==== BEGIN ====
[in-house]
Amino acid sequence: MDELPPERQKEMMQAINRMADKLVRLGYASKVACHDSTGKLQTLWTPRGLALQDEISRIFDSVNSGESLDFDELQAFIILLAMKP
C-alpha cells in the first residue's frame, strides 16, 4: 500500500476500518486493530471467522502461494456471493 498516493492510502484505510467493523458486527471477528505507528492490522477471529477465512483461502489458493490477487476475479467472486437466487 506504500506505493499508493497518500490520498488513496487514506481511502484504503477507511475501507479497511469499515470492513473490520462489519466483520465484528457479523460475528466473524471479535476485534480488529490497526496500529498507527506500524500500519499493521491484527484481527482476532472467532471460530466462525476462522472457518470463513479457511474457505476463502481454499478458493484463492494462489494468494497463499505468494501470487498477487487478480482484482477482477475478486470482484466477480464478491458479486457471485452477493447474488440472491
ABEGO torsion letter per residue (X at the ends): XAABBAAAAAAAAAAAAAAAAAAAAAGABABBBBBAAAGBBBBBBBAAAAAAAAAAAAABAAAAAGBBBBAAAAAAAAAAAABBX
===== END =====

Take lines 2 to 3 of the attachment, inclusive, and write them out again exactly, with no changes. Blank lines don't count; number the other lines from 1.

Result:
Amino acid sequence: MDELPPERQKEMMQAINRMADKLVRLGYASKVACHDSTGKLQTLWTPRGLALQDEISRIFDSVNSGESLDFDELQAFIILLAMKP
C-alpha cells in the first residue's frame, strides 16, 4: 500500500476500518486493530471467522502461494456471493 498516493492510502484505510467493523458486527471477528505507528492490522477471529477465512483461502489458493490477487476475479467472486437466487 506504500506505493499508493497518500490520498488513496487514506481511502484504503477507511475501507479497511469499515470492513473490520462489519466483520465484528457479523460475528466473524471479535476485534480488529490497526496500529498507527506500524500500519499493521491484527484481527482476532472467532471460530466462525476462522472457518470463513479457511474457505476463502481454499478458493484463492494462489494468494497463499505468494501470487498477487487478480482484482477482477475478486470482484466477480464478491458479486457471485452477493447474488440472491